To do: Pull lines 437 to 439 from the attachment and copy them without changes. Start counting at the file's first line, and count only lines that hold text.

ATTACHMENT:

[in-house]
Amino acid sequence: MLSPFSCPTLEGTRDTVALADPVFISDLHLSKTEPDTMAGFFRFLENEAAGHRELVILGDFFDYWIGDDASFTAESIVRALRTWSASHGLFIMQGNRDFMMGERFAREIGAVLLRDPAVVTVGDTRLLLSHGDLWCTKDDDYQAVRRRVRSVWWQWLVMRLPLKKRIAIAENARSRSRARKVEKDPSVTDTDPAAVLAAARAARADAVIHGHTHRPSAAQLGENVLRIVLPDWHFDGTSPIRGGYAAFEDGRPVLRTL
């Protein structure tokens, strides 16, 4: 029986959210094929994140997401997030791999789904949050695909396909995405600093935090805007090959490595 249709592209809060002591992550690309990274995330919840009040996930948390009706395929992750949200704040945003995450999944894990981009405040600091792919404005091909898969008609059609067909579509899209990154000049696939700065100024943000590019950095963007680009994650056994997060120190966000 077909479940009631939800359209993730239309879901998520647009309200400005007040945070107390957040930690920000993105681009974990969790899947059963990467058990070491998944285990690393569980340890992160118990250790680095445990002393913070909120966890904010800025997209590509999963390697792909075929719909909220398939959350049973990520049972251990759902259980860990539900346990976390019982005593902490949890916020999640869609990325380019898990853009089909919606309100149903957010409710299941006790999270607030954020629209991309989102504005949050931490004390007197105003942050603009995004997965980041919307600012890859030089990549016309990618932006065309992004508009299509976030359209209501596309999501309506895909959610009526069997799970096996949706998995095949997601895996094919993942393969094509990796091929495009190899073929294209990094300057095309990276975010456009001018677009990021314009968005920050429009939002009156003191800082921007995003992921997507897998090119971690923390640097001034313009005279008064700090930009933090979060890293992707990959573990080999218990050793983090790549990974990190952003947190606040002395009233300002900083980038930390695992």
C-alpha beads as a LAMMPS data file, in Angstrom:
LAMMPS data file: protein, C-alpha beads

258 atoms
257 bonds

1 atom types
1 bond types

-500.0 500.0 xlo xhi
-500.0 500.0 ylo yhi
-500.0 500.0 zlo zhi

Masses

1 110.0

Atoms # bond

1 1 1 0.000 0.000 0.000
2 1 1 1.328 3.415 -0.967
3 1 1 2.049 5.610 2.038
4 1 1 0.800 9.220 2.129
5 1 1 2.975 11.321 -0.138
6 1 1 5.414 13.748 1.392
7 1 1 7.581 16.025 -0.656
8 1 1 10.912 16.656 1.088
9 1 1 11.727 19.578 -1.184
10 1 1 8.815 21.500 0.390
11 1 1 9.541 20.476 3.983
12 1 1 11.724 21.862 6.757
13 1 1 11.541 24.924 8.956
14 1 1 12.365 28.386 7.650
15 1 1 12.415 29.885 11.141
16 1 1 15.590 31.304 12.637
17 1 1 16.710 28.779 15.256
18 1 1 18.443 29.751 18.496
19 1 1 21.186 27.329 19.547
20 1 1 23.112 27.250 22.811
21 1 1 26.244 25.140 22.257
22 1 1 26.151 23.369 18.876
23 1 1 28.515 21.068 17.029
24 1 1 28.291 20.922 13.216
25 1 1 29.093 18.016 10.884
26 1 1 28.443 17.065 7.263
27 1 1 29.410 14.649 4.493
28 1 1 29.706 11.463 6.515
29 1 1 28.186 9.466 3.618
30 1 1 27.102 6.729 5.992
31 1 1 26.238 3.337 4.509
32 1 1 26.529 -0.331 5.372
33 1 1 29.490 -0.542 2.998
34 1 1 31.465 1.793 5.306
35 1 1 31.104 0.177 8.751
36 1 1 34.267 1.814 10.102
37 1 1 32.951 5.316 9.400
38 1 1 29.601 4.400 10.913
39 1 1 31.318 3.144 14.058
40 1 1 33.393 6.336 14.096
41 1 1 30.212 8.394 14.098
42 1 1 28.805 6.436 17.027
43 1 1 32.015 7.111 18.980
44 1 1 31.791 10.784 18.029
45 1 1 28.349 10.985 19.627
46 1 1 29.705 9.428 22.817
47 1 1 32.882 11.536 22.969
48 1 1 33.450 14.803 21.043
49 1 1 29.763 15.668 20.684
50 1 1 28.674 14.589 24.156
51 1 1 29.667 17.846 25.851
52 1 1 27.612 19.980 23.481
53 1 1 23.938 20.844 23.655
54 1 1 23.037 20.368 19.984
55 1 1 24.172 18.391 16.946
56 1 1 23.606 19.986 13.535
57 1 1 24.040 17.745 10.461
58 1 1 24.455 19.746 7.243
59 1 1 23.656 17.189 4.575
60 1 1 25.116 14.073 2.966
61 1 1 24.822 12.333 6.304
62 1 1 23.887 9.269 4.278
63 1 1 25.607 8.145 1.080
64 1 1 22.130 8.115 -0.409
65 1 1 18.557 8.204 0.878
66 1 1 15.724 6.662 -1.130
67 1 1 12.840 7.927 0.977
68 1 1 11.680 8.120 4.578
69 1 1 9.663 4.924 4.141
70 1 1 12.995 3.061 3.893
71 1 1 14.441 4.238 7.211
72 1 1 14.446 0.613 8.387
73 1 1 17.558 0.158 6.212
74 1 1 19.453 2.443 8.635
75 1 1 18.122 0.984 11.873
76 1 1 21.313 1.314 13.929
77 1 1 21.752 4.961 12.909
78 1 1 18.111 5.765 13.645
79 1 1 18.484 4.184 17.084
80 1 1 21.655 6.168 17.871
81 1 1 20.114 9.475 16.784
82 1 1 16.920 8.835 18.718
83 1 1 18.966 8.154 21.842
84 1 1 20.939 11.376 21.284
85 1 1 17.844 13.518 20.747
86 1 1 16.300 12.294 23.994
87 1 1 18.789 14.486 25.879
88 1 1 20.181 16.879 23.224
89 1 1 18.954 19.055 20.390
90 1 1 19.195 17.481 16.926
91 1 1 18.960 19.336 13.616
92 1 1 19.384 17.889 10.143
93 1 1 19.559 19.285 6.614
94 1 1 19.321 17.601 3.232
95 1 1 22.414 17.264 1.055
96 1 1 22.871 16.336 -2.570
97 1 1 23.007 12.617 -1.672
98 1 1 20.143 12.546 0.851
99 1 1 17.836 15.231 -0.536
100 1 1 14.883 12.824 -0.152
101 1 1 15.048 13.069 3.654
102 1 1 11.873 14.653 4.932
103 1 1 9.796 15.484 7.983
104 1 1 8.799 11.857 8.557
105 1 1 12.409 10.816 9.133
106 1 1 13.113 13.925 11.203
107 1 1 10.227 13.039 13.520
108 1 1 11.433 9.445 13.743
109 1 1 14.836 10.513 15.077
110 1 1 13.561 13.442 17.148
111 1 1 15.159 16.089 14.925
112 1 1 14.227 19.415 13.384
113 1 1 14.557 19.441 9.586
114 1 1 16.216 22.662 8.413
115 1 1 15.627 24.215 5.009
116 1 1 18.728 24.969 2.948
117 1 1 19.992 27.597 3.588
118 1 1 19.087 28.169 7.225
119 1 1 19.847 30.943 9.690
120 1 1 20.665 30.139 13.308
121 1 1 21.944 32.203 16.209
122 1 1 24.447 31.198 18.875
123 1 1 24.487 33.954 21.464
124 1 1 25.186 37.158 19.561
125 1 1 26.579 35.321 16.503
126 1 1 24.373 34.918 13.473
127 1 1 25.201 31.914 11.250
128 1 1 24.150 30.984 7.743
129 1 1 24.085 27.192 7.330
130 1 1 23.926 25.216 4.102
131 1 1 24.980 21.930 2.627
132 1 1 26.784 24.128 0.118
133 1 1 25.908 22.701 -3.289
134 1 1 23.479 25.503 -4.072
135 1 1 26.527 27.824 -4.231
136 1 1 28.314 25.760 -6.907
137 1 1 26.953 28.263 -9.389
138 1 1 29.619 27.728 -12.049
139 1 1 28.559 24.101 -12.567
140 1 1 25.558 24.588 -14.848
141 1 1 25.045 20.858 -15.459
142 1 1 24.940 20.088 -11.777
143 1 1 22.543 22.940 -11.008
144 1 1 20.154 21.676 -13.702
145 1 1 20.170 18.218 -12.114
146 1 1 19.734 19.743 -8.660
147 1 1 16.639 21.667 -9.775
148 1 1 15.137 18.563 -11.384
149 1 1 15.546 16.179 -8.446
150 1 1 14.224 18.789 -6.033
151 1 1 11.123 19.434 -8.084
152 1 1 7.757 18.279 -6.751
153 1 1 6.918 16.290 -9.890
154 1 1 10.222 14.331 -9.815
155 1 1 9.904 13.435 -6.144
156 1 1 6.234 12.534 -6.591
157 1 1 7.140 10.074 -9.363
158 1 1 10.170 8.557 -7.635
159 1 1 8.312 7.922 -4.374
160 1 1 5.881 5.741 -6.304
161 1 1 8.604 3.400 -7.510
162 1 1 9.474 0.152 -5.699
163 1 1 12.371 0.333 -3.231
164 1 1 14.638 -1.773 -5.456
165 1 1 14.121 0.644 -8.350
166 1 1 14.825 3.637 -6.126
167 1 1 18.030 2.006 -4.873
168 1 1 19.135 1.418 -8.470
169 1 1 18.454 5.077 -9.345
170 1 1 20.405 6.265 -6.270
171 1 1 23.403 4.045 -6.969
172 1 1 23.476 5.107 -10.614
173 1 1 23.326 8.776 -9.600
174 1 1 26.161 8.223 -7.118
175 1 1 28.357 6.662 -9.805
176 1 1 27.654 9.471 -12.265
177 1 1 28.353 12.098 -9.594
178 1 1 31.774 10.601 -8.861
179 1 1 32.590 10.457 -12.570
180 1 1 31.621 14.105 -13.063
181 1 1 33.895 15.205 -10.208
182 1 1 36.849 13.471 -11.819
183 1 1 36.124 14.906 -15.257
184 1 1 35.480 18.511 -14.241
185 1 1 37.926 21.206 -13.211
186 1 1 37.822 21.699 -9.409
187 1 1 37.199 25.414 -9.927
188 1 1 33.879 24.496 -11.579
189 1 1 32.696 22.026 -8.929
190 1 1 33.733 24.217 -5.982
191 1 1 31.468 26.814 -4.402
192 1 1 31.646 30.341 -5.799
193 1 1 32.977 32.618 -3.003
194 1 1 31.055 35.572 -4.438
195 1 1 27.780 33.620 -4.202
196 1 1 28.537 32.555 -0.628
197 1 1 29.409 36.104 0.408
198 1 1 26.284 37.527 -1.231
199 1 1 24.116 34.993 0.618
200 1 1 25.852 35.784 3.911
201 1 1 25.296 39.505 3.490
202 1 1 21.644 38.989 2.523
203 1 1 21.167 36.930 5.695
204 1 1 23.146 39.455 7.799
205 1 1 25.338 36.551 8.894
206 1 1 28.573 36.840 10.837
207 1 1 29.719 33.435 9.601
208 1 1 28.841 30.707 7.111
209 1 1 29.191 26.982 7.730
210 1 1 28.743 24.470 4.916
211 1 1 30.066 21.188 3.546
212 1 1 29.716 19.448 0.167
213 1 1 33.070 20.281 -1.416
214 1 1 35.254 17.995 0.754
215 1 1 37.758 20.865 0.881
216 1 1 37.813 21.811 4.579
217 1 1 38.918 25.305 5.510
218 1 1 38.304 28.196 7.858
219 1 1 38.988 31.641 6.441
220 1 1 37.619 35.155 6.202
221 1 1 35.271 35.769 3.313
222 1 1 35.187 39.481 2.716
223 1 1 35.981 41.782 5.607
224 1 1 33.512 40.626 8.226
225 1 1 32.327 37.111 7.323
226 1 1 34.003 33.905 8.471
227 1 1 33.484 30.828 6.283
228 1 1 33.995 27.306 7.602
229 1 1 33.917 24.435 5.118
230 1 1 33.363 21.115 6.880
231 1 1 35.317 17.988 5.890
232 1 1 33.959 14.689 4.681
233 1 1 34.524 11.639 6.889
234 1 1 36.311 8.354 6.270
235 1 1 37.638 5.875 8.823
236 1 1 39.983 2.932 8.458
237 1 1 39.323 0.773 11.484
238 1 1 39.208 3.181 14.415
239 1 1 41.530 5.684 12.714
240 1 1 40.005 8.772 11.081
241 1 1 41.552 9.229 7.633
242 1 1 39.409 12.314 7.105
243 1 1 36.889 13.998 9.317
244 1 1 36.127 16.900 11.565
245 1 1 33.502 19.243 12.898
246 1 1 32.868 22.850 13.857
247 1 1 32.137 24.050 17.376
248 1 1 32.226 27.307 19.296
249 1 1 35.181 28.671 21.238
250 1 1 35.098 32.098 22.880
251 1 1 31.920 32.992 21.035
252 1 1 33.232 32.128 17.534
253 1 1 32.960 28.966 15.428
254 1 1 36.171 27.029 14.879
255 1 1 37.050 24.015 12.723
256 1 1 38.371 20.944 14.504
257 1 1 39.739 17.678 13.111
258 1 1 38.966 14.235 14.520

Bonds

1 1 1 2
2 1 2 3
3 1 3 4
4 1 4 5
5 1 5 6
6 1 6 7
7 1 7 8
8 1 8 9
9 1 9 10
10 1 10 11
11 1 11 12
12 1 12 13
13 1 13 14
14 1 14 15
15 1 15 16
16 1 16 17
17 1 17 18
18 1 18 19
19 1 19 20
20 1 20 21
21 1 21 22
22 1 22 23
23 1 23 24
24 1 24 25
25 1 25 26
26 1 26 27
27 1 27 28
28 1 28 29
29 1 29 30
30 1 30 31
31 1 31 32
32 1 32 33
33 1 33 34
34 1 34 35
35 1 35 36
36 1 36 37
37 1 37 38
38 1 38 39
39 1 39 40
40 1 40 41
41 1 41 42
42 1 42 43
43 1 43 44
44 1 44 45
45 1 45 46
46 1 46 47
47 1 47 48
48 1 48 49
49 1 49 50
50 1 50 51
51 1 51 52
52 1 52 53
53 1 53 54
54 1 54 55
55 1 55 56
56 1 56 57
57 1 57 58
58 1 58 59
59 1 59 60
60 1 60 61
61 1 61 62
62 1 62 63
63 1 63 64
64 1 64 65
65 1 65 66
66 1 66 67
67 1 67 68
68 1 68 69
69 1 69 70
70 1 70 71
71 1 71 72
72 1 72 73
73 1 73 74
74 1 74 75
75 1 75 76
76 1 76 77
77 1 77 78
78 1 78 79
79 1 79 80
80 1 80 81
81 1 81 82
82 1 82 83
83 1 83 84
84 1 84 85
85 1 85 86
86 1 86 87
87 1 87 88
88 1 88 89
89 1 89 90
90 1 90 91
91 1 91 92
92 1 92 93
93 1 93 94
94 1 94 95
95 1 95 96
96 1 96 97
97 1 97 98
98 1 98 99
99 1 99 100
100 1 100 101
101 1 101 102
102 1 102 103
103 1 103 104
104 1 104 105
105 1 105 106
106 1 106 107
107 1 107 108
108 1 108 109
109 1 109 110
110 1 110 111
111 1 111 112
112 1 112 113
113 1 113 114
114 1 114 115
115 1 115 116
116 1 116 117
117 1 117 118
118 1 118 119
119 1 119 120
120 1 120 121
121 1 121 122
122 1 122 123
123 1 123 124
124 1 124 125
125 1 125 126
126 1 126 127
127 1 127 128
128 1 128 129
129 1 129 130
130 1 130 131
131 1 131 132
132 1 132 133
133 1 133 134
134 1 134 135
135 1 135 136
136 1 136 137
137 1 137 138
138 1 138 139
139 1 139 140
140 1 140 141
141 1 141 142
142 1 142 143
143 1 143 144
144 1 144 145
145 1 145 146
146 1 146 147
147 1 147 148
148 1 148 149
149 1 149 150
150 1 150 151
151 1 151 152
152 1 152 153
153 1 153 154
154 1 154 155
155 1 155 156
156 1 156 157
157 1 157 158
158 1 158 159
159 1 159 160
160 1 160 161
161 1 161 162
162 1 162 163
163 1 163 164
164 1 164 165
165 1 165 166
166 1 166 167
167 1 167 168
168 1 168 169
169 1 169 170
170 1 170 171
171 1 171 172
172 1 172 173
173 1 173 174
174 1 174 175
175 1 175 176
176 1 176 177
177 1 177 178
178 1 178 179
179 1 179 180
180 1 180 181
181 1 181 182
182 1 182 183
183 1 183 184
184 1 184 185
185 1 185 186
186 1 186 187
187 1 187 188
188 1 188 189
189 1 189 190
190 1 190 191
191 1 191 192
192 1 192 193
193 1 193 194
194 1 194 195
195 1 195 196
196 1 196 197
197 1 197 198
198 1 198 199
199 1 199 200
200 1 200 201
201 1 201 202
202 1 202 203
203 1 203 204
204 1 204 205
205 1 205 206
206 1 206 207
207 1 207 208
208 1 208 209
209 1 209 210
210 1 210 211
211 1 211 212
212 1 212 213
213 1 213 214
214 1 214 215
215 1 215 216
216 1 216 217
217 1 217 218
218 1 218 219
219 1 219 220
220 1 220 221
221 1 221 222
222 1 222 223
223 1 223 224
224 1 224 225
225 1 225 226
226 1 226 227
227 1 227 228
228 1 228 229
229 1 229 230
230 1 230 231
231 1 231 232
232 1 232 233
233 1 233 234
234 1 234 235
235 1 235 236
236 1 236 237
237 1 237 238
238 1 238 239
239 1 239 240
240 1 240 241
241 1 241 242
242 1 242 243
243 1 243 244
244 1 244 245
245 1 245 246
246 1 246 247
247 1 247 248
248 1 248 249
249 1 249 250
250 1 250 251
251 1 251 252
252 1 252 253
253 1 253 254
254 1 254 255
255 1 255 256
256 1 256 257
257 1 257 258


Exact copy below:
163 1 163 164
164 1 164 165
165 1 165 166